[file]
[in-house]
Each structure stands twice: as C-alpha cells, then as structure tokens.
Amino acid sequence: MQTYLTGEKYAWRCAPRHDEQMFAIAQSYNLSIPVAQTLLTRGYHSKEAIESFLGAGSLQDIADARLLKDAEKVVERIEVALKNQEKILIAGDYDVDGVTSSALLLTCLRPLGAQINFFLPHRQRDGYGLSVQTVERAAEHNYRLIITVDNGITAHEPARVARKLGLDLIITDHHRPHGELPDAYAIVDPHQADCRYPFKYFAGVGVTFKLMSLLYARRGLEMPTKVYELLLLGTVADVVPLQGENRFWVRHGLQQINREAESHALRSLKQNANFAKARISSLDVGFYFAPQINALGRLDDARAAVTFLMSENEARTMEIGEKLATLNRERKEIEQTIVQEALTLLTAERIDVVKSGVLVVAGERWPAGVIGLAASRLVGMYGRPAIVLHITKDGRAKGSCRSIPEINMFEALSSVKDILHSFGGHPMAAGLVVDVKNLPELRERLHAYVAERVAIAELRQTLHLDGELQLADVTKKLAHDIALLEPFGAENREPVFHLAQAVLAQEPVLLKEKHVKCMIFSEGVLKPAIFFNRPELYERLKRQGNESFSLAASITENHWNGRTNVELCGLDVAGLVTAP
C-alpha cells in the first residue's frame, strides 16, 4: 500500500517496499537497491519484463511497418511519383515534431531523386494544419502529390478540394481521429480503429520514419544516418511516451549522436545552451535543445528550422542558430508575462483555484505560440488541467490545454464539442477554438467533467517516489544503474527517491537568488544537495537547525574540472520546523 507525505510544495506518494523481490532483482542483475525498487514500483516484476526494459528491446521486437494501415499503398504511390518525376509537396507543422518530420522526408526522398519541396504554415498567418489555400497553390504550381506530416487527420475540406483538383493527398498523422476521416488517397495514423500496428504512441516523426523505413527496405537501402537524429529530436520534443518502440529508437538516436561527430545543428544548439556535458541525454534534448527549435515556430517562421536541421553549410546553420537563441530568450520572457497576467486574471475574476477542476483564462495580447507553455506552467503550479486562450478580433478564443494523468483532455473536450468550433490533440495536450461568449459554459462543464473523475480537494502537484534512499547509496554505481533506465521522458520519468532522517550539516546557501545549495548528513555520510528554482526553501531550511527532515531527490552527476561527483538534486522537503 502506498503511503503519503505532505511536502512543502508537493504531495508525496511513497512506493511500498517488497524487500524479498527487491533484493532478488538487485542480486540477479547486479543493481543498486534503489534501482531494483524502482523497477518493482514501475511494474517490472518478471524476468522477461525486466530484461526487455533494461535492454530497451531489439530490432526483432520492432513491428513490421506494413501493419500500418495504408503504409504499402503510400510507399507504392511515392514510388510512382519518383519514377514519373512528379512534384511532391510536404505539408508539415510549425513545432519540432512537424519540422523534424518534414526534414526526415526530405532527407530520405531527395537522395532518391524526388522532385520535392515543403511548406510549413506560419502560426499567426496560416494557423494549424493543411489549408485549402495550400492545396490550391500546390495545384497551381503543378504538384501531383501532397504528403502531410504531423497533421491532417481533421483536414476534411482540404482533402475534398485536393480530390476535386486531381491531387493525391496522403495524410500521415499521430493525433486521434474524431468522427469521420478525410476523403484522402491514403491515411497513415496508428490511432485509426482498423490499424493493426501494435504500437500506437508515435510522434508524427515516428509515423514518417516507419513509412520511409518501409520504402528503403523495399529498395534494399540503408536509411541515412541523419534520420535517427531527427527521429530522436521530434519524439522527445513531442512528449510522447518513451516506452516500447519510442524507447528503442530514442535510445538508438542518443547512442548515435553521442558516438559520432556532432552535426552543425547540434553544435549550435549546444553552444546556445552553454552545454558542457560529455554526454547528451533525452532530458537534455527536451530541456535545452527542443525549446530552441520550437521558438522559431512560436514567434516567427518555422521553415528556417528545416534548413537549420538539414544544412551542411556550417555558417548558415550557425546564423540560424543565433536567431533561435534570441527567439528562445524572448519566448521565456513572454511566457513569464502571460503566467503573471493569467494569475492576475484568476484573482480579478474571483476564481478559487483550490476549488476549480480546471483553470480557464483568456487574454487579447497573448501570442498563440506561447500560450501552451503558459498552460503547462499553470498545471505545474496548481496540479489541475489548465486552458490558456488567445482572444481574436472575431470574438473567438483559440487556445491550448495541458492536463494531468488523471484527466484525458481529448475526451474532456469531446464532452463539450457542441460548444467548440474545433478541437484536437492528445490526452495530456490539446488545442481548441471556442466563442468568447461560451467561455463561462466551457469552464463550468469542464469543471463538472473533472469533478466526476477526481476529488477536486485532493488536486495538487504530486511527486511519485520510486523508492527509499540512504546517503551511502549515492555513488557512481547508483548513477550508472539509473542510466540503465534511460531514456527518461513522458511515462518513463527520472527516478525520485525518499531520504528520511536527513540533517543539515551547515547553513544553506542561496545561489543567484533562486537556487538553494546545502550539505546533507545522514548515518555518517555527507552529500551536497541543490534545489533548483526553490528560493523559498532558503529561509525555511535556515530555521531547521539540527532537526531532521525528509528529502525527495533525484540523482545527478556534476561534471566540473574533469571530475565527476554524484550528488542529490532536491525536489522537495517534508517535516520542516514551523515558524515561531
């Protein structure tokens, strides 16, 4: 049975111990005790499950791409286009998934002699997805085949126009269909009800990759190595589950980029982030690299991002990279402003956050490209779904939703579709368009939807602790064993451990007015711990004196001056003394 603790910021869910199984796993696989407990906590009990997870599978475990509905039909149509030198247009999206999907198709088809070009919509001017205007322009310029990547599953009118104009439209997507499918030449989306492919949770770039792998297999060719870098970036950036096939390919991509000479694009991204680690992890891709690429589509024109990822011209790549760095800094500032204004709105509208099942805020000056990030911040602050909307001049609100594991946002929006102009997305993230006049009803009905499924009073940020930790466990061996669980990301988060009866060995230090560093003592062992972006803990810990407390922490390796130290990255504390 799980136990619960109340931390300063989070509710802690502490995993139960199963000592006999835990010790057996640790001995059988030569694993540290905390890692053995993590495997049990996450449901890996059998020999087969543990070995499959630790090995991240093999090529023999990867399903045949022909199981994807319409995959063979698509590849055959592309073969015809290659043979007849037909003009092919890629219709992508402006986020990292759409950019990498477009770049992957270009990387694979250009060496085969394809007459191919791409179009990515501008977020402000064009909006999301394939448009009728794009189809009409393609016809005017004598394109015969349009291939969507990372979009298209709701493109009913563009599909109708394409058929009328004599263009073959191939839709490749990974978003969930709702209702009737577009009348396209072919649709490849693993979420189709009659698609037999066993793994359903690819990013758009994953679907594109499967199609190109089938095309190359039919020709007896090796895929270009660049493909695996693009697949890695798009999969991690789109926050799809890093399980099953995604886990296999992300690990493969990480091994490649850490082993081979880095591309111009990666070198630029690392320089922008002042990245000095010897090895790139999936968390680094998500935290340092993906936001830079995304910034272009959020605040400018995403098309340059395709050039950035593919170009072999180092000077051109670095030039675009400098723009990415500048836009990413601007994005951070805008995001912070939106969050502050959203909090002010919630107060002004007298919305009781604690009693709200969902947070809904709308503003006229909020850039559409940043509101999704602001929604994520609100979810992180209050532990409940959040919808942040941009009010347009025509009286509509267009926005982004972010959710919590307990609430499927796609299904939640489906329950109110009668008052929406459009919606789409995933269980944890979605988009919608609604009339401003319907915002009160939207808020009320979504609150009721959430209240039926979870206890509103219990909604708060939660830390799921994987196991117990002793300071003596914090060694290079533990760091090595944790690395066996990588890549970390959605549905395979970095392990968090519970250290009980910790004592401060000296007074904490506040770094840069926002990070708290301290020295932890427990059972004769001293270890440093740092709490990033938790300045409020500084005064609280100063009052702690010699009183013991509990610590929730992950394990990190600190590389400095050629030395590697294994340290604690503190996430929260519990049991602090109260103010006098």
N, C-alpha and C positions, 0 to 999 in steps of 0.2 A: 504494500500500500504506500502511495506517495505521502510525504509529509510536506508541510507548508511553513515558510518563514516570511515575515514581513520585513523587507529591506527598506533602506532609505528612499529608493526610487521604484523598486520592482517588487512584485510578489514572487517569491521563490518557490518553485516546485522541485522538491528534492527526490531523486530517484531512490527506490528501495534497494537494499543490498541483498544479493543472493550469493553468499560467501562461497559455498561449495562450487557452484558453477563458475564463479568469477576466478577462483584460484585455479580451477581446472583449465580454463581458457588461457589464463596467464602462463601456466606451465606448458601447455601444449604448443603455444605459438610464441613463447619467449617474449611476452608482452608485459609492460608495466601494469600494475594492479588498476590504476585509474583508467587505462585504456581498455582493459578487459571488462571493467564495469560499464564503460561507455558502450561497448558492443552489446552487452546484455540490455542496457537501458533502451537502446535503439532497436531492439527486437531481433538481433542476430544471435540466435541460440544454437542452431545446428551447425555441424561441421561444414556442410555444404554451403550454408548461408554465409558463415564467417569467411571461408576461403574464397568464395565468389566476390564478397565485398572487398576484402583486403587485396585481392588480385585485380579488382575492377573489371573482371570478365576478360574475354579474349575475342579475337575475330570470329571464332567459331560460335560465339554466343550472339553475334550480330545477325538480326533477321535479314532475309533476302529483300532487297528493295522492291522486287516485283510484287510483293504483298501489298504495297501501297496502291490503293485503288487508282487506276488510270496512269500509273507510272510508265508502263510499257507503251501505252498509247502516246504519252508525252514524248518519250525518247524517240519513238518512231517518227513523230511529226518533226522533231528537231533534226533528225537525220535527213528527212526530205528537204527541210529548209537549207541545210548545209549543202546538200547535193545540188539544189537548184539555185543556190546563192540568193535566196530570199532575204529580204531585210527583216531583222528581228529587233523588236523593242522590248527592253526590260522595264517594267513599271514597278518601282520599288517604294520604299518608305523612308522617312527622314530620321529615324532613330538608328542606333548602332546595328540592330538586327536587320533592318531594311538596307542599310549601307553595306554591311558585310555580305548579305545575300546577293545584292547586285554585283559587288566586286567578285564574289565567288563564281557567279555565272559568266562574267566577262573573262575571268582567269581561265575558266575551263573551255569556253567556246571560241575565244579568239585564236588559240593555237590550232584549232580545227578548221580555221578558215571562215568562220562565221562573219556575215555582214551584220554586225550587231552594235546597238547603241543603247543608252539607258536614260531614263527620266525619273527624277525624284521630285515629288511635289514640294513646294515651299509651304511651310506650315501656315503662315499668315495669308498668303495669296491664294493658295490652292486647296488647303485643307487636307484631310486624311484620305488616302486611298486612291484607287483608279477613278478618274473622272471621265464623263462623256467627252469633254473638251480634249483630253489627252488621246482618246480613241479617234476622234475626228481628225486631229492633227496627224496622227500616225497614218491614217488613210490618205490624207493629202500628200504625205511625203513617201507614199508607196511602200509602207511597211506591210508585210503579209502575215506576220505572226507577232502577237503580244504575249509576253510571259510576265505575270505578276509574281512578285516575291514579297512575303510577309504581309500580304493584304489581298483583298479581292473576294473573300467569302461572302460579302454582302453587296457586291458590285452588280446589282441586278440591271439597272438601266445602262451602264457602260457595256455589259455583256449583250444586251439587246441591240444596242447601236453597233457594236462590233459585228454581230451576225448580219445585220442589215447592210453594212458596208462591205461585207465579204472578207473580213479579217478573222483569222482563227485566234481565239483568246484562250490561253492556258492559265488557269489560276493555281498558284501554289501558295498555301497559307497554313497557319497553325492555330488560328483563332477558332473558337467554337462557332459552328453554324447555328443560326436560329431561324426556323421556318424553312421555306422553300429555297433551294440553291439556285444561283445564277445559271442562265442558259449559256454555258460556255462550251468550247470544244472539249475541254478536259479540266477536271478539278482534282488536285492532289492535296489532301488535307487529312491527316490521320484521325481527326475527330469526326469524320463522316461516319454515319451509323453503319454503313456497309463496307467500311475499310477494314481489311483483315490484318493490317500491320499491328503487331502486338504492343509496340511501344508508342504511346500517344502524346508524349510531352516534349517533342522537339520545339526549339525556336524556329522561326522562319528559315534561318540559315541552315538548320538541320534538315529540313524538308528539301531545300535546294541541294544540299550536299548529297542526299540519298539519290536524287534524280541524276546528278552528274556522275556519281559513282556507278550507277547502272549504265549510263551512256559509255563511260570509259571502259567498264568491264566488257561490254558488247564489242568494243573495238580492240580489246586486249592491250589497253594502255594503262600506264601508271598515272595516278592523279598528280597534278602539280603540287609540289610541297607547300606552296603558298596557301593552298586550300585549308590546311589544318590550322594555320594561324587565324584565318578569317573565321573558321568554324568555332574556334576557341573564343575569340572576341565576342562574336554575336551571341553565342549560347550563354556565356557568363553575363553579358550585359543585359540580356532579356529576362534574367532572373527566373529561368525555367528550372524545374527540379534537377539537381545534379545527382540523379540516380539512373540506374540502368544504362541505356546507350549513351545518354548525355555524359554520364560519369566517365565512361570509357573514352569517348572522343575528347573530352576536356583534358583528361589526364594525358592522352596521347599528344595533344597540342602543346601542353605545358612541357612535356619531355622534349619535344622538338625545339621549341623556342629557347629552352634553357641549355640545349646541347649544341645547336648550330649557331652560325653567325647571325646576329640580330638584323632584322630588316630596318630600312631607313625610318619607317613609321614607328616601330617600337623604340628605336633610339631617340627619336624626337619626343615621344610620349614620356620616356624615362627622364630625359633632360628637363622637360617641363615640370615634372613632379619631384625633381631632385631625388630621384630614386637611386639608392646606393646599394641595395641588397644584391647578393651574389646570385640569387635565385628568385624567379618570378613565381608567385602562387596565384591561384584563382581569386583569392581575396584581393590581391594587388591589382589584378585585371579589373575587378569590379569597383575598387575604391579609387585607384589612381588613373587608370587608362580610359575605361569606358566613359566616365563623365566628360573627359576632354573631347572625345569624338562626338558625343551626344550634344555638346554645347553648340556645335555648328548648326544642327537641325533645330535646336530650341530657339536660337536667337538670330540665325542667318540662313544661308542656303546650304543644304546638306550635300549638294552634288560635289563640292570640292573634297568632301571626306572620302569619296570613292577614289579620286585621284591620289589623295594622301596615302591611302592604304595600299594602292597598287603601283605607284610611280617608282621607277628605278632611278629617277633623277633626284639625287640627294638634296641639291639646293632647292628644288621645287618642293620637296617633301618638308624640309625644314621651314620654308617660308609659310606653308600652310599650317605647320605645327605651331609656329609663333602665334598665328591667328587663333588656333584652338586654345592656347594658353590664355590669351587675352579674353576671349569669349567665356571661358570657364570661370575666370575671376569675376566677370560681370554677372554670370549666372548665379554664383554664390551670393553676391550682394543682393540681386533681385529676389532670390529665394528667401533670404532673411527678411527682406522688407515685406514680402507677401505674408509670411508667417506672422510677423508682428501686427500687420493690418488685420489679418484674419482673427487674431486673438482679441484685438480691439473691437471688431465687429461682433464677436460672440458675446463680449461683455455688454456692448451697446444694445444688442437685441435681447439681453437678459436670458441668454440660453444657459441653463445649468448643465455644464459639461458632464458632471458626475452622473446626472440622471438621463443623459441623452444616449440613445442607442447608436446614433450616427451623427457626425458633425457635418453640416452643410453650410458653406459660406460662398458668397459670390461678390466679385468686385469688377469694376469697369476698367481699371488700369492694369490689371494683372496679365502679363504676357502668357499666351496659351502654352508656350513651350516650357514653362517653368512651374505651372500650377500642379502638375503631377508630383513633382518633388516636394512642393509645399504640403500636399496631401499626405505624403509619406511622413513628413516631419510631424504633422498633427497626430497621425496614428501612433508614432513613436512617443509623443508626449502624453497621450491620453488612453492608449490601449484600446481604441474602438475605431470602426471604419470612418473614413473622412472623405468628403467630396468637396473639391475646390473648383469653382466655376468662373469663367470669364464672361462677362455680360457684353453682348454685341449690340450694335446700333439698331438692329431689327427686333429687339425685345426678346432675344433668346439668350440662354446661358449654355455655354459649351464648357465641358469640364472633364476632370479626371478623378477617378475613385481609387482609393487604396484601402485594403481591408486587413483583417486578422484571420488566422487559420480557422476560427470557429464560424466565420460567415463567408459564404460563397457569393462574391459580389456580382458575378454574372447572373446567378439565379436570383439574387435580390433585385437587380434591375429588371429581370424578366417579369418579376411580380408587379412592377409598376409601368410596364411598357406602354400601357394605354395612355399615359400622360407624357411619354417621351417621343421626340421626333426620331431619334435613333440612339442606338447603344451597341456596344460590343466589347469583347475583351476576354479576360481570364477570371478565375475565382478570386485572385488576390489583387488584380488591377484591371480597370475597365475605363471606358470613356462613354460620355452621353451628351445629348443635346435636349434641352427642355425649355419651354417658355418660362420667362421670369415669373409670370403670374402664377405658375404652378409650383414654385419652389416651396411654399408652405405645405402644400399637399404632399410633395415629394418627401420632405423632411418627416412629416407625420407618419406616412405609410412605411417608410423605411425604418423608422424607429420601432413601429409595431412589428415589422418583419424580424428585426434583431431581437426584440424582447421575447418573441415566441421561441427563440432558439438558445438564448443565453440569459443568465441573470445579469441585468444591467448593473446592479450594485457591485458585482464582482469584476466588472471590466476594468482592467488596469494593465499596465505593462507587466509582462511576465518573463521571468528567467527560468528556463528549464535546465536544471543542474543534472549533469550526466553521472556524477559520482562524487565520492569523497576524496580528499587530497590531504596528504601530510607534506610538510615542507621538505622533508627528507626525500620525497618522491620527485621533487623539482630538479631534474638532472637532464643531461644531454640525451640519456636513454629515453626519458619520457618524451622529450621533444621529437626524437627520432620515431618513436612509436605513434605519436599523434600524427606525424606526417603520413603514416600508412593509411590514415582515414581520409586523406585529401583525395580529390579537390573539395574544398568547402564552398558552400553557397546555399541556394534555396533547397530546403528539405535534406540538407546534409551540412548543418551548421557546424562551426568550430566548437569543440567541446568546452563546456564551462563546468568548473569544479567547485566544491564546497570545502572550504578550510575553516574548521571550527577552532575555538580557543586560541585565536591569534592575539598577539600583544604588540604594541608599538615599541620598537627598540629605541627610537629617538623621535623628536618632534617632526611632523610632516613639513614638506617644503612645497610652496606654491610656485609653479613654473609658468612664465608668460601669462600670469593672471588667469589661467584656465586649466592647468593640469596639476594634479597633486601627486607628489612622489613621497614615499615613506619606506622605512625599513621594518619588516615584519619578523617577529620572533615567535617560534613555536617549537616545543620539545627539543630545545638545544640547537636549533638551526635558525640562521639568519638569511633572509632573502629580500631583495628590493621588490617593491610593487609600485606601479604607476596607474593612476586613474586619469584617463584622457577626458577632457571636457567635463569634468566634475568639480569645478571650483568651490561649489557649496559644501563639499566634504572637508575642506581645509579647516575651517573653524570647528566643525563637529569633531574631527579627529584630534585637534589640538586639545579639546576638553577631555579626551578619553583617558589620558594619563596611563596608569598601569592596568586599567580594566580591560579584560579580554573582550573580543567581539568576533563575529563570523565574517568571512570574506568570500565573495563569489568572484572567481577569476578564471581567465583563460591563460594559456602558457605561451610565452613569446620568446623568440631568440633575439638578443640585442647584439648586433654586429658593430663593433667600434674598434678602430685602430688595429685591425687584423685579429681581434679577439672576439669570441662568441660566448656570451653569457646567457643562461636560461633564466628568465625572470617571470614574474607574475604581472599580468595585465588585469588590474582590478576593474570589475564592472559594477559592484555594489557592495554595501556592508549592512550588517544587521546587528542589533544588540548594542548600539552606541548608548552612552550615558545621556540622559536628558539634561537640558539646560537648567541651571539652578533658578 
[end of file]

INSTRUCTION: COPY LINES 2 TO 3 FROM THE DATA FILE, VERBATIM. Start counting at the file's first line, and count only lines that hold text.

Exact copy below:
Each structure stands twice: as C-alpha cells, then as structure tokens.
Amino acid sequence: MQTYLTGEKYAWRCAPRHDEQMFAIAQSYNLSIPVAQTLLTRGYHSKEAIESFLGAGSLQDIADARLLKDAEKVVERIEVALKNQEKILIAGDYDVDGVTSSALLLTCLRPLGAQINFFLPHRQRDGYGLSVQTVERAAEHNYRLIITVDNGITAHEPARVARKLGLDLIITDHHRPHGELPDAYAIVDPHQADCRYPFKYFAGVGVTFKLMSLLYARRGLEMPTKVYELLLLGTVADVVPLQGENRFWVRHGLQQINREAESHALRSLKQNANFAKARISSLDVGFYFAPQINALGRLDDARAAVTFLMSENEARTMEIGEKLATLNRERKEIEQTIVQEALTLLTAERIDVVKSGVLVVAGERWPAGVIGLAASRLVGMYGRPAIVLHITKDGRAKGSCRSIPEINMFEALSSVKDILHSFGGHPMAAGLVVDVKNLPELRERLHAYVAERVAIAELRQTLHLDGELQLADVTKKLAHDIALLEPFGAENREPVFHLAQAVLAQEPVLLKEKHVKCMIFSEGVLKPAIFFNRPELYERLKRQGNESFSLAASITENHWNGRTNVELCGLDVAGLVTAP